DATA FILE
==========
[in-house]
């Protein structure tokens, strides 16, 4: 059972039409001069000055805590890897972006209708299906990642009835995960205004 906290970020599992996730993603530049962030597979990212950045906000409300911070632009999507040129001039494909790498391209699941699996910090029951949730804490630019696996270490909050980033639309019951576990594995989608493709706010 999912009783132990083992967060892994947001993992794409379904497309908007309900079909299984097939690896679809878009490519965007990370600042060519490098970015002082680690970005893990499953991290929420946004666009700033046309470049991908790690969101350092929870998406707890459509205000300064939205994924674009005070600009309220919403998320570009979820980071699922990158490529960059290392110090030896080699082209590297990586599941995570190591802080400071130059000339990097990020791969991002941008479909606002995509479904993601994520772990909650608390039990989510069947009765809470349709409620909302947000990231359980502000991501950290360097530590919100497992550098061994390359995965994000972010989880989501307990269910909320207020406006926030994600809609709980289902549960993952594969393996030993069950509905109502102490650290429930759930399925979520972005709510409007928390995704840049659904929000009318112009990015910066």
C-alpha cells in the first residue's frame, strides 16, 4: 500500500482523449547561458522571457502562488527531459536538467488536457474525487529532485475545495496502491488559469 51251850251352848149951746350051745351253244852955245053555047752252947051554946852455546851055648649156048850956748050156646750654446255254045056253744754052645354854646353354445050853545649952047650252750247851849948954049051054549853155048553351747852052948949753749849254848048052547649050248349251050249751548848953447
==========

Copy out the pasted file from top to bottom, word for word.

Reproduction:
[in-house]
């Protein structure tokens, strides 16, 4: 059972039409001069000055805590890897972006209708299906990642009835995960205004 906290970020599992996730993603530049962030597979990212950045906000409300911070632009999507040129001039494909790498391209699941699996910090029951949730804490630019696996270490909050980033639309019951576990594995989608493709706010 999912009783132990083992967060892994947001993992794409379904497309908007309900079909299984097939690896679809878009490519965007990370600042060519490098970015002082680690970005893990499953991290929420946004666009700033046309470049991908790690969101350092929870998406707890459509205000300064939205994924674009005070600009309220919403998320570009979820980071699922990158490529960059290392110090030896080699082209590297990586599941995570190591802080400071130059000339990097990020791969991002941008479909606002995509479904993601994520772990909650608390039990989510069947009765809470349709409620909302947000990231359980502000991501950290360097530590919100497992550098061994390359995965994000972010989880989501307990269910909320207020406006926030994600809609709980289902549960993952594969393996030993069950509905109502102490650290429930759930399925979520972005709510409007928390995704840049659904929000009318112009990015910066």
C-alpha cells in the first residue's frame, strides 16, 4: 500500500482523449547561458522571457502562488527531459536538467488536457474525487529532485475545495496502491488559469 51251850251352848149951746350051745351253244852955245053555047752252947051554946852455546851055648649156048850956748050156646750654446255254045056253744754052645354854646353354445050853545649952047650252750247851849948954049051054549853155048553351747852052948949753749849254848048052547649050248349251050249751548848953447